Cangellaris said negotiators addressed the tuition waiver issue in a "very constructive and thoughtful way."

Later, in a message to campus, he said the tentative agreement ensures graduate employees "will have the financial and personal security to focus fully on the academic pursuits and aspirations that brought them here. And this agreement also guarantees our faculty the flexibility to ensure the future quality and competitiveness of our academic programs in the rapidly shifting landscape of global higher education."

GEO members had started picketing as usual at 8 a.m. Thursday, but the union suspended picketing once the deal was announced about 11 a.m. Union members also ended their occupation of the UI president's office at the Henry Administration Building and the chancellor's office at the Swanlund Administration Building.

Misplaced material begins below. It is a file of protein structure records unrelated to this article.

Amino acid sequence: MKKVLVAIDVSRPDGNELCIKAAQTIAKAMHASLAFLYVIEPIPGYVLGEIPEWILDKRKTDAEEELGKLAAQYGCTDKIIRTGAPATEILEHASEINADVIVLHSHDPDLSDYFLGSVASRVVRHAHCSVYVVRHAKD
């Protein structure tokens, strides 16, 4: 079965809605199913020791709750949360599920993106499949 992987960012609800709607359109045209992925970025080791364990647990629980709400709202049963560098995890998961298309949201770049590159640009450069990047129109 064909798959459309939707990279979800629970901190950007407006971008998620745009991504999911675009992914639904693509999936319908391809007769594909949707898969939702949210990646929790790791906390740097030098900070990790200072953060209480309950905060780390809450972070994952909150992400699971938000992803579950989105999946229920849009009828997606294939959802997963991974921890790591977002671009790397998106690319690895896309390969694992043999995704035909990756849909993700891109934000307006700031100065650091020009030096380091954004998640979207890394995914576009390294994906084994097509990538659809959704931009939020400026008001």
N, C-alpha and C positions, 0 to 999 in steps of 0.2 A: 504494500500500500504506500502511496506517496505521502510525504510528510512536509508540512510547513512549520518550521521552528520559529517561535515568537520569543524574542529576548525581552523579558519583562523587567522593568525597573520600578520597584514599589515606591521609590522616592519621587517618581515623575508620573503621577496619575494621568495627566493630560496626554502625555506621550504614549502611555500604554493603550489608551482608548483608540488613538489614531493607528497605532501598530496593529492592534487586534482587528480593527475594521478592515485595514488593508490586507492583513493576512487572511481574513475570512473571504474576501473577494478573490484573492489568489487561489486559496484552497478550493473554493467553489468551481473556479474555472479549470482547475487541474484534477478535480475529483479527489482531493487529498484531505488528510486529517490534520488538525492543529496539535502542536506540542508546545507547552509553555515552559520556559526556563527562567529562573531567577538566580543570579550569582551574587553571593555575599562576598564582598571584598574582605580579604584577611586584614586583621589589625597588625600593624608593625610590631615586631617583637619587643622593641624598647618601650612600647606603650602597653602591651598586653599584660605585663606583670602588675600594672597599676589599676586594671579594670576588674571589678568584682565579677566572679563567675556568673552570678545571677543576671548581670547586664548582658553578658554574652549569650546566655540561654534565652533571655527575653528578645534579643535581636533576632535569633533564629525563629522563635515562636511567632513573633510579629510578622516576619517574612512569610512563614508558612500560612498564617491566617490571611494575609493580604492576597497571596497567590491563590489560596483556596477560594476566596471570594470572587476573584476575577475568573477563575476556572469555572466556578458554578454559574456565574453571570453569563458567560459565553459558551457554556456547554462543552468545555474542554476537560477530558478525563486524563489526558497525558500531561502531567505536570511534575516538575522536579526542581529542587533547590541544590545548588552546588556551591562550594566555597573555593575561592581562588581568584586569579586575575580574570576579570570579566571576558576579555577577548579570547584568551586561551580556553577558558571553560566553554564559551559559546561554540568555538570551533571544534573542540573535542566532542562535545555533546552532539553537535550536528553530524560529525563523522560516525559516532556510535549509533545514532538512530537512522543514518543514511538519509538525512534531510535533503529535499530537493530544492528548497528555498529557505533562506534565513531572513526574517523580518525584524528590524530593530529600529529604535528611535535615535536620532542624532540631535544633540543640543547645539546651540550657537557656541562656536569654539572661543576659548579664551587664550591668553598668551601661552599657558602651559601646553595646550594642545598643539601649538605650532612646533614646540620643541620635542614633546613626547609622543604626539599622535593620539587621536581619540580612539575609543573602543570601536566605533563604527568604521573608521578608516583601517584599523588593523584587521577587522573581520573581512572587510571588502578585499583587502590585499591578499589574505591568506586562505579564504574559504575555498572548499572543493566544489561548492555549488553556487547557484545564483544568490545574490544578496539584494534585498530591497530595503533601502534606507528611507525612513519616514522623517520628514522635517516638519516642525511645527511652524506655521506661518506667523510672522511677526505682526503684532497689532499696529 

Union leaders said the strike is technically still on until after the vote. If the agreement is ratified, TAs will return to work Monday. If not, they'll be back on the picket lines.

The two sides have been bargaining for about a year. Negotiators started the latest session at 9 a.m. Wednesday.

About 100 union members and supporters rallied outside Foellinger Auditorium at noon to celebrate the tentative agreement, chanting "GEO!" and cheering when strike captain Jennifer Jones announced the news.

"I'm extremely relieved," said anthropology graduate student Amanda Butler, standing on the Quad with her sleeping bag after a two-night campout in the president's office. "I want nothing more than to get back to my students and teaching and finish writing my dissertation."